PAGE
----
Ukraine, between the European Union and Russian bombs

Tragic endgame in Sievierodonetsk

Let’s start with the bad news from a Ukrainian perspective: the fall of a city that had tragically made headlines for two months, like Mariupol before it.

We envision the Russian army presenting this Ukrainian retreat as a major victory in its conquest of Donbass, an industrial and mining region in the east of the country where fighting has been concentrated for the past two months. Is it a real one? Strategic Lock who just fell Or is it a simple tactical and very limited victory at a huge cost to Russian troops? One thing is for sure, Moscow will try to use this news to inundate Russian audiences with prisoners of official propaganda.

On the other hand, we can state that from the point of view of Ukraine or the United States – but also of independent analysts such as the Institute for the Study of War (English acronym ISW) – it is certainly a defeat tactic for Kyiv, in a place that for weeks fiercely defended at the cost of thousands of lives.

The Ukrainians left Sievierodonetsk on Friday.

Photo: afp via getty images / ARIS MESSINIS

However, this Ukrainian retreat does not necessarily herald subsequent conquests by Moscow or a major strategic shift in the war. The capture of Sievierodonetsk does not open a boulevard to the Russian troops, who would then push towards the center of the country, for example.

no More modestly, it is half of the Donbass that has just fallen (the so-called Luhansk Oblast), the other half (the Donetsk Oblast further west) is still largely under Ukrainian control.

The Ukrainian general staff therefore portrays it as a strategic retreat, arguing that it has become absurd to defend a few hundred yards of land in a city the size of Trois-Rivières that has been completely destroyed by incessant bombing… at the cost of eight violent deaths per hour!

Washington plays down

The United States has also downplayed the importance victory Russian… The Pentagon conjures up the high price that Russia pays for a very small profit, where […] The Russians barely manage to gain territory inch by inch.

Maybe more neutral or less partisan thatISW, in his daily note on the development of this war, speaks of a significant step for the Russians in their quest for the integrity of Donbass and a great loss for the Ukrainians, whose morale is shaken today, especially after the euphoria of the Ukrainian victories in March near Kyiv and Kharkiv when the Russians had been pushed back to the northern border. but it is not a decisive victory .

It is noted that for several weeks the Battle of Sievierodonetsk mobilized an enormous number of Russian soldiers, weapons and equipment, and that they likely lowered Russia’s military capabilities and prevented them from concentrating on other axes […]to the detriment of Russia’s ability to make future advances in Ukraine.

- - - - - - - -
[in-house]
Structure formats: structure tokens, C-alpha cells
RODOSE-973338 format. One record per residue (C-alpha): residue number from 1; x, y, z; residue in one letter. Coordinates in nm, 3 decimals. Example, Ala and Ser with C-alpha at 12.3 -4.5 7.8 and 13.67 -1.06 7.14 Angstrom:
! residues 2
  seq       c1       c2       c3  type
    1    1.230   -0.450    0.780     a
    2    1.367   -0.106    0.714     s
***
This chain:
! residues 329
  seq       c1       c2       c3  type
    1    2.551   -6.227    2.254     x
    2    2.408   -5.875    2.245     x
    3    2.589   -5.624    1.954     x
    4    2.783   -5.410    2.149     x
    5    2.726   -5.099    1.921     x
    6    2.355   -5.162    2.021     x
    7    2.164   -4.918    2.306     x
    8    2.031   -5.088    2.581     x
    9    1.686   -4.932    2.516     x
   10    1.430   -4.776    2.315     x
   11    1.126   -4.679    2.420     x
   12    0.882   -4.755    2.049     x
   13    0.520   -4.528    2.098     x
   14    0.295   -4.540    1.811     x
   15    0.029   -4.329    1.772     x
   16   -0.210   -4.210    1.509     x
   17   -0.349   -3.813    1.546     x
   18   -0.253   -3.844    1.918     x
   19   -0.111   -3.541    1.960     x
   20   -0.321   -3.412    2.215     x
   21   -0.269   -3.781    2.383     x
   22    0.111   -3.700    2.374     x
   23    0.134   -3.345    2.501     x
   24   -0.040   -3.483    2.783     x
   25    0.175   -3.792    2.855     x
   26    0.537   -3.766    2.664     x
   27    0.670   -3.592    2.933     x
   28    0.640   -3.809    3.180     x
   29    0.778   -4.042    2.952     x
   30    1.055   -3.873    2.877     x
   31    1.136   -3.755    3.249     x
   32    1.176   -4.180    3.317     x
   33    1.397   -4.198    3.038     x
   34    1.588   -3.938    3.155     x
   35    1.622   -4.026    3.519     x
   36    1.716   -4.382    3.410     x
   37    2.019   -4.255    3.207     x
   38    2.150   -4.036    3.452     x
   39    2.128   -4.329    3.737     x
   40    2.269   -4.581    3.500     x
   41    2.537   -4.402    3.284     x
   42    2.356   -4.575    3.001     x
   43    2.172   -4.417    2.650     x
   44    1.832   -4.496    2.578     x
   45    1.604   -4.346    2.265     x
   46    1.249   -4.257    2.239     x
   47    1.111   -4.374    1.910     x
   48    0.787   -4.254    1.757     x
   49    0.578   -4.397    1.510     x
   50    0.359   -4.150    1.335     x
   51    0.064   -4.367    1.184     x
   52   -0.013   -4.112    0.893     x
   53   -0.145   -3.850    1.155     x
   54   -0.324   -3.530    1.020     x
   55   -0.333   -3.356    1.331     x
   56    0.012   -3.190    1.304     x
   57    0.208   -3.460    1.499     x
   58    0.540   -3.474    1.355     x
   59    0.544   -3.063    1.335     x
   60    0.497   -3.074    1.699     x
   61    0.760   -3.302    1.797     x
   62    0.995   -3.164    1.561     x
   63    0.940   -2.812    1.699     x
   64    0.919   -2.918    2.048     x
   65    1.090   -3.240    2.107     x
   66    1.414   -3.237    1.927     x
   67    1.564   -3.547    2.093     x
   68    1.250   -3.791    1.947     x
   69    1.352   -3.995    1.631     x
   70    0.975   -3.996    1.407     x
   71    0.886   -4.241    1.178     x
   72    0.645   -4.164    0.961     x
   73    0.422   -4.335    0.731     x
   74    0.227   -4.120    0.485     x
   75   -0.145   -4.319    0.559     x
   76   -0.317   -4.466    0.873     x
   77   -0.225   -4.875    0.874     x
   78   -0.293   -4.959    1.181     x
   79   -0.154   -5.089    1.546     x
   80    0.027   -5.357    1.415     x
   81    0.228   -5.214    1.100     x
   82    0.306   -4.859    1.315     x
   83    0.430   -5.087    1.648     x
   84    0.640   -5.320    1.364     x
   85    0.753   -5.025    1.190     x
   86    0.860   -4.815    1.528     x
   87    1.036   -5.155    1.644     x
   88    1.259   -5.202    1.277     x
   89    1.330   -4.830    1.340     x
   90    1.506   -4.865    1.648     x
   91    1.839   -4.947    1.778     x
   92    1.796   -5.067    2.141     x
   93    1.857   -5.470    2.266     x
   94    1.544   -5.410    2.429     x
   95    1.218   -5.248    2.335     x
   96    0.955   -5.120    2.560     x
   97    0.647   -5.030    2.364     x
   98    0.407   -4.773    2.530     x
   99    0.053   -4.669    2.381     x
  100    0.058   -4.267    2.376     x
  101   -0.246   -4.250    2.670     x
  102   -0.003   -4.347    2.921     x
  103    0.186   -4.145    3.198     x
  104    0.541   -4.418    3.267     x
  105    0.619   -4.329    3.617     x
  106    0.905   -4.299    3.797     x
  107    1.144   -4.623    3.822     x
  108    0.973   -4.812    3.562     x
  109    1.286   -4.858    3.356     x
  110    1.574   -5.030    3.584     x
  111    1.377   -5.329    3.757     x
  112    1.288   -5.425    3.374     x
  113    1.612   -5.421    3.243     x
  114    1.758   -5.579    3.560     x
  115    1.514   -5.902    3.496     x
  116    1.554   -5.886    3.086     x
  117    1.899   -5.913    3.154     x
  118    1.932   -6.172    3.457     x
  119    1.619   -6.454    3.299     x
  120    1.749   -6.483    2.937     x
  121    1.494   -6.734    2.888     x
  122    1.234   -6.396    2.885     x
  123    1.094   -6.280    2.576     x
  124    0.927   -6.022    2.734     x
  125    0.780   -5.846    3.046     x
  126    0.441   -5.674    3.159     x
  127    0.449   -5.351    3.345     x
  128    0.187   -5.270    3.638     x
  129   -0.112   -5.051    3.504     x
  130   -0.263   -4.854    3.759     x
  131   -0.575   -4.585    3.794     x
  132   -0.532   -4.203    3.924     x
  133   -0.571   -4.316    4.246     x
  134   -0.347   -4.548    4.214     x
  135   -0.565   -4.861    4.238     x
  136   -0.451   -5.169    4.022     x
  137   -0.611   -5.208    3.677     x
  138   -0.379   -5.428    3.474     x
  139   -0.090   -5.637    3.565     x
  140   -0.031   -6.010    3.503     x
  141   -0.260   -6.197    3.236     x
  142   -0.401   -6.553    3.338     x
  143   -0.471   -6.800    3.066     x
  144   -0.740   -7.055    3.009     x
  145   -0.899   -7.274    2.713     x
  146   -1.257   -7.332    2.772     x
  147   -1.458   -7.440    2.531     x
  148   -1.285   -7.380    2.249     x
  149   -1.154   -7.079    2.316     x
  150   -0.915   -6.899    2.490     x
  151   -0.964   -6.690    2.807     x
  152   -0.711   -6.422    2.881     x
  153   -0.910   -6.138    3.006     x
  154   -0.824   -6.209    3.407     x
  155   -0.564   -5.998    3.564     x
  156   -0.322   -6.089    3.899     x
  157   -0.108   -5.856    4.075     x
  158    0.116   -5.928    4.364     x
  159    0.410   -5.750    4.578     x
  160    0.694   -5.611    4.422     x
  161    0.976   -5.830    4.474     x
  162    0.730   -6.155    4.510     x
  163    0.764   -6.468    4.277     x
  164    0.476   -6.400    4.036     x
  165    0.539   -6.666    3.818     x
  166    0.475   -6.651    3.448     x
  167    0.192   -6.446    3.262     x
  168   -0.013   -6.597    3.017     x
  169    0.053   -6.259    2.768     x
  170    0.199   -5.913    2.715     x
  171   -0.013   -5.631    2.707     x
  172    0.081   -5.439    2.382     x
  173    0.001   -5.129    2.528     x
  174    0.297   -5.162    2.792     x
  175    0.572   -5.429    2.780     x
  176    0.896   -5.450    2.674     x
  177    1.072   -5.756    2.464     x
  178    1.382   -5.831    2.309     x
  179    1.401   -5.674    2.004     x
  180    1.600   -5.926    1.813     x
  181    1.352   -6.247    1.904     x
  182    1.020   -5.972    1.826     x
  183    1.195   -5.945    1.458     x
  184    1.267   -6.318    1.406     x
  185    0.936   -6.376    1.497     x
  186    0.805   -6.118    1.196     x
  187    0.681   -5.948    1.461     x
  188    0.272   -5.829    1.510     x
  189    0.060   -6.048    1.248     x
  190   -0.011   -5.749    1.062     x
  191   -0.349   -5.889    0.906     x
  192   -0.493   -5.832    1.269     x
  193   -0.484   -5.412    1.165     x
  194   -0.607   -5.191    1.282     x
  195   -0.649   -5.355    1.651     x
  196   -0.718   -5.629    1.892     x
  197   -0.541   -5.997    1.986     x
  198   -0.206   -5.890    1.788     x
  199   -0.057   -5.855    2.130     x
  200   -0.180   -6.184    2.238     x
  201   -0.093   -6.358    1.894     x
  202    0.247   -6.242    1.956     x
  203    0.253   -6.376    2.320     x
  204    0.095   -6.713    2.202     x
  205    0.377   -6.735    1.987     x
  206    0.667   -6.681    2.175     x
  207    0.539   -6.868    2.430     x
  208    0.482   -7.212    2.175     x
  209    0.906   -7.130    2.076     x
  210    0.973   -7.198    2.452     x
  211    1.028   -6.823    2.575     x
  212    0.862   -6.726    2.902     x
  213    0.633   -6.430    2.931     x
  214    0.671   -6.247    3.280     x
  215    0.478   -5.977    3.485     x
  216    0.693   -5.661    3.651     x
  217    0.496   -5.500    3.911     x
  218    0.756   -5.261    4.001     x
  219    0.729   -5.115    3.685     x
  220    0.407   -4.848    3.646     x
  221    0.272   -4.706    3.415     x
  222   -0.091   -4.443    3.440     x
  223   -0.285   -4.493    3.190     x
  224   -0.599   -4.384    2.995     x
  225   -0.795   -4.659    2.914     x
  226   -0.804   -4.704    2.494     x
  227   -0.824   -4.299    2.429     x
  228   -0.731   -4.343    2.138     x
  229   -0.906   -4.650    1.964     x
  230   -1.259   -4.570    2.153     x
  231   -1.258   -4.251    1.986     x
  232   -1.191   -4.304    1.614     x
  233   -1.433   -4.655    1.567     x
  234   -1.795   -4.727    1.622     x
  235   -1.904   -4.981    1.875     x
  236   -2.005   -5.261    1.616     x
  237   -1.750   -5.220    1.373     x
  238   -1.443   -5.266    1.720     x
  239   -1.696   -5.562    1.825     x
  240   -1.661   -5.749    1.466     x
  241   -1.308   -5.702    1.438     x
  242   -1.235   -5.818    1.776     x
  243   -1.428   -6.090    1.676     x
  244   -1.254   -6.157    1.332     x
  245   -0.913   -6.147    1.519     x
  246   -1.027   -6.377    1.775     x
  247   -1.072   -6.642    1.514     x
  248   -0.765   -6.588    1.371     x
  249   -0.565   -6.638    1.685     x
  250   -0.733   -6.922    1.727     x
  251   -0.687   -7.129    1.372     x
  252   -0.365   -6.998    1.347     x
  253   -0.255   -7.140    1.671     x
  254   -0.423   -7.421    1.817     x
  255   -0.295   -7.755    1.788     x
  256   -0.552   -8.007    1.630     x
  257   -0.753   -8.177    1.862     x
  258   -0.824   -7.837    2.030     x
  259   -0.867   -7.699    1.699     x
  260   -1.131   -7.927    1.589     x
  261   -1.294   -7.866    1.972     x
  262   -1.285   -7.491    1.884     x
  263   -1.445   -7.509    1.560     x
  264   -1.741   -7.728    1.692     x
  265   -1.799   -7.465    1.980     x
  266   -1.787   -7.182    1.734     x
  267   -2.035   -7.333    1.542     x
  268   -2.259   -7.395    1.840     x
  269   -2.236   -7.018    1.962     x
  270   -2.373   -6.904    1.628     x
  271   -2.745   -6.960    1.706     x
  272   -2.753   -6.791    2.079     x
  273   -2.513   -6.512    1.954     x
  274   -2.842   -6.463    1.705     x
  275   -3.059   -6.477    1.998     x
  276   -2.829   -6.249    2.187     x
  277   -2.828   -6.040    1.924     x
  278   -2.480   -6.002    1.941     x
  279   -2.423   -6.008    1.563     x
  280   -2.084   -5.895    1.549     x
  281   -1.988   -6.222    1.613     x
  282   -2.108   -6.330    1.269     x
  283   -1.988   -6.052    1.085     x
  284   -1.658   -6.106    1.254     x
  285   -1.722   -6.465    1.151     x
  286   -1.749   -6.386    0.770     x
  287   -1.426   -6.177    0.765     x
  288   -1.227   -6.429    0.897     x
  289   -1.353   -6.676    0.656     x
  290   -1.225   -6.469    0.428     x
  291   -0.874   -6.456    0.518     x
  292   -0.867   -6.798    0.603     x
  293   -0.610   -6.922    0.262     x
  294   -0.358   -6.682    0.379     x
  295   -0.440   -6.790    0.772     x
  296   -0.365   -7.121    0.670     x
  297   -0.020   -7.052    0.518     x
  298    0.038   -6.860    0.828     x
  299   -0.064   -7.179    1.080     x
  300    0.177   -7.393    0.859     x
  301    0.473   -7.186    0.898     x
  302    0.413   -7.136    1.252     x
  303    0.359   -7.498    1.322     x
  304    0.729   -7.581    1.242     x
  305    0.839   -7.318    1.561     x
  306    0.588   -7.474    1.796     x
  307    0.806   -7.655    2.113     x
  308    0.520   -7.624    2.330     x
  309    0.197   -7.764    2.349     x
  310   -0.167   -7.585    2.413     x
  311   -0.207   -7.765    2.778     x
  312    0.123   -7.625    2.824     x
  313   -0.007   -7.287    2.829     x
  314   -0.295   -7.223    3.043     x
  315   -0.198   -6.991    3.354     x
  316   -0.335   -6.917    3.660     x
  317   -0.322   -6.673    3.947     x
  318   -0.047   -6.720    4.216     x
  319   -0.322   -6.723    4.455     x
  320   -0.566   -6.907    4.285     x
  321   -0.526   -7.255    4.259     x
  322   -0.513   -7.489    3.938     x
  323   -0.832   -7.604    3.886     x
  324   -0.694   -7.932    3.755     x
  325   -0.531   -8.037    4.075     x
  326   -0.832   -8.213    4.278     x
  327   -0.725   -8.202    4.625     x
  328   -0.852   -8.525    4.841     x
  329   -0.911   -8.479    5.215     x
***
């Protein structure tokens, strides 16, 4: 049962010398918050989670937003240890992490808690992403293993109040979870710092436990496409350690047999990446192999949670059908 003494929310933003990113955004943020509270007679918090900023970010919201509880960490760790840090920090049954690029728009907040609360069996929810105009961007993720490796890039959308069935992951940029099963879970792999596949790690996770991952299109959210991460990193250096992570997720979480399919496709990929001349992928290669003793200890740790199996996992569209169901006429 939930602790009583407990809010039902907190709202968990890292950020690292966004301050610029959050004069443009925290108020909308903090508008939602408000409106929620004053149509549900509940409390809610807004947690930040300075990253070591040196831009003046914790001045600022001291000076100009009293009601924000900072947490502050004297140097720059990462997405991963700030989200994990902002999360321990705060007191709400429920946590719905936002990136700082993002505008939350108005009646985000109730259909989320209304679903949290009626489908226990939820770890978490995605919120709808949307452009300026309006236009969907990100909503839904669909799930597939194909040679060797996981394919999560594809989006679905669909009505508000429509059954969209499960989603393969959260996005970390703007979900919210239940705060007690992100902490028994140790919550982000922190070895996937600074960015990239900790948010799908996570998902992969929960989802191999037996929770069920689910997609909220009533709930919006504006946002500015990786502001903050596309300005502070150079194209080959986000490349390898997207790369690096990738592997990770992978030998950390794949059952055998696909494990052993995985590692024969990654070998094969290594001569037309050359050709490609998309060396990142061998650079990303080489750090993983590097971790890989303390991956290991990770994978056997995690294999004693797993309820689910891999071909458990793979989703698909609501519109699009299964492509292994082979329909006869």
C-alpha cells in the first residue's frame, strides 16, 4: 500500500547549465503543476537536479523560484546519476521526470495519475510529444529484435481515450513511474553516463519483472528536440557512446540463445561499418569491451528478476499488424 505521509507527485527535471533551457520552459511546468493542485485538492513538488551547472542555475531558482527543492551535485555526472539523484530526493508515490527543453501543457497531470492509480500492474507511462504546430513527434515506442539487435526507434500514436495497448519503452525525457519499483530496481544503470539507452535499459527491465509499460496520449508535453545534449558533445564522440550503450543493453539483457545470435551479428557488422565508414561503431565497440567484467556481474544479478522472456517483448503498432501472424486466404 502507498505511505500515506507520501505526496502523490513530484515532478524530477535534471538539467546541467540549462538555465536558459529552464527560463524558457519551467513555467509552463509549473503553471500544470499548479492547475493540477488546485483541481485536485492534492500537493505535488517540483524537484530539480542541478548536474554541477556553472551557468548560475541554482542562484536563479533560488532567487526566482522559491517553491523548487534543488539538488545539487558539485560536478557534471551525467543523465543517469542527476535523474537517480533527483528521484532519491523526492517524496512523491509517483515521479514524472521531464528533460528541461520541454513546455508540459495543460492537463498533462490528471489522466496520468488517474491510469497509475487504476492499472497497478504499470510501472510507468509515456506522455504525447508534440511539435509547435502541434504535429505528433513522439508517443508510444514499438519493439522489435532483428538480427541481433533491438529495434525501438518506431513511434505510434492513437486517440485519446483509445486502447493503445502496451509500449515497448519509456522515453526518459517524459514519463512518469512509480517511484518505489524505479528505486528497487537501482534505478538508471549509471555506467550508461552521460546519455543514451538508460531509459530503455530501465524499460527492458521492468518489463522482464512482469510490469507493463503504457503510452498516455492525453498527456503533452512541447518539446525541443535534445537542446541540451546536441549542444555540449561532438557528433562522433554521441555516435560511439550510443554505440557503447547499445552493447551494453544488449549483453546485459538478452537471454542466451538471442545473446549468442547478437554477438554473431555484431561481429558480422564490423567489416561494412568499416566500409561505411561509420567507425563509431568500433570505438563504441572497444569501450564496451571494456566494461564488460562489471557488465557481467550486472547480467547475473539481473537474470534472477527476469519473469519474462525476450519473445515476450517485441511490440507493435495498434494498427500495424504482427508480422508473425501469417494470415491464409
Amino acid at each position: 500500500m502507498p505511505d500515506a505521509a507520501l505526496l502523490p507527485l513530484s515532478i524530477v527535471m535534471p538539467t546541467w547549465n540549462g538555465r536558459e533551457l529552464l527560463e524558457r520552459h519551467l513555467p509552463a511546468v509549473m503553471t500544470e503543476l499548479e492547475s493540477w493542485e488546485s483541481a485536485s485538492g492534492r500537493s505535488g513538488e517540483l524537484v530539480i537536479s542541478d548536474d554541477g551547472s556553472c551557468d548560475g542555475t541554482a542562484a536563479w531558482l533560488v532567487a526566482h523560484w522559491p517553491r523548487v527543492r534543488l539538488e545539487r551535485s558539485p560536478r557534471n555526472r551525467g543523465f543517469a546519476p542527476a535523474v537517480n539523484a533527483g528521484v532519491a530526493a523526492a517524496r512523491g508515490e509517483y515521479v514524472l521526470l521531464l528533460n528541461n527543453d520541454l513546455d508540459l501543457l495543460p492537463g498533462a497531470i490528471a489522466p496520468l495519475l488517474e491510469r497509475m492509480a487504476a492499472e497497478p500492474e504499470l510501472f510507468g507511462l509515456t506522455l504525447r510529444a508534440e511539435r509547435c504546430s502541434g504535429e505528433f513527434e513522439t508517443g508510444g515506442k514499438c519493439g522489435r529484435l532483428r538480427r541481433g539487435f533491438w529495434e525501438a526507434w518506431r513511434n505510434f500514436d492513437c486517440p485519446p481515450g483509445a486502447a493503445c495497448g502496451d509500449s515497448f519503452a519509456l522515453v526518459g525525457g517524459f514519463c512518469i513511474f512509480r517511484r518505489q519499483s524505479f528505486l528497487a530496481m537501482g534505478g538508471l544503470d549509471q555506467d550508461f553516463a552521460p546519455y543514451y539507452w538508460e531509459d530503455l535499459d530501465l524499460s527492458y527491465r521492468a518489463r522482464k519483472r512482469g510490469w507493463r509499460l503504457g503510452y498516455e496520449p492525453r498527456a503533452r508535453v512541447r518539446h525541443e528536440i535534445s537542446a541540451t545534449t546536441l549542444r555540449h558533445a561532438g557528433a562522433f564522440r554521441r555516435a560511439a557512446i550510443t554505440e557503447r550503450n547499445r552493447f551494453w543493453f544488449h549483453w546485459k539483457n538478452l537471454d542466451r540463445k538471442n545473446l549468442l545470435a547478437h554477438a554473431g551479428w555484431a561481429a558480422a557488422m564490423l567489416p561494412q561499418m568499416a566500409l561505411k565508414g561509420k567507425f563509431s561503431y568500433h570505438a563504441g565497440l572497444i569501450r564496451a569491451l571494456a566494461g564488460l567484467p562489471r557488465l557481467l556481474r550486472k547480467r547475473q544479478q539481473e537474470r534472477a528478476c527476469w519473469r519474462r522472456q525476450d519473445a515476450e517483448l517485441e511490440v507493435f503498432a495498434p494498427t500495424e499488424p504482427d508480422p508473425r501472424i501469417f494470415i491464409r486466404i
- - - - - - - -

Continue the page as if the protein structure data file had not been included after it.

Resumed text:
In other words: a tactical victory, but in what way we bet everything. And who could then pay dearly, at the expense of strategic and moral exhaustion.

falling morale

A Ukrainian soldier on patrol in Lysytchansk on Tuesday.


Morale on the Ukrainian side has also dropped locally. We talked about desertions… although we only heard these kinds of stories (often confirmed) from the side of the Russian troops, especially in the first half of the war.

But when you lose 200 men a day – figures admitted by the Ukrainian side, while the Russians don’t report their own losses – you can imagine the impact on morale, on families. Donetsk and its sister city Lysytchansk for two months… it’s hell on earth.

The Ukrainians suffered heavy casualties, but even with less heavy and less numerous artillery, they also inflicted casualties on the Russians. The Russians have a massive advantage in terms of old artillery and ammunition (they’ve pulled all their Soviet-era reserves), but they don’t have – or not many – modern precision weapons: cruise missiles, guided ballistic missiles. Just dirty old bombs galore.

And then there is also a problem of human reinforcement, which under a less violent sky we would call “manpower shortages”.

Many analysts hypothesize that we are heading towards an almost immobile trench warfare rather than the opening of a new phase of the war that would be more dynamic (Russian breakthrough or Ukrainian counteroffensive).

To test this hypothesis, it is necessary to study whether the new modern weapons supplied by the United States (the HIMAR multiple rocket launchers with a range of 80 kilometers that would now be returned to the site) can change the military situation or not in the Donbass.

The hope and power of symbols

French President Emmanuel Macron, German Chancellor Olaf Scholz and Italian Prime Minister Mario Draghi were welcomed by Ukrainian President Volodymyr Zelenskyy in Kyiv.


All this against the background of relatively good political news for Ukraine. Ukraine, which despite a war fatigue legible in some European public opinion (slight drop in support in Germany and Italy), continues to be strongly supported by European governments.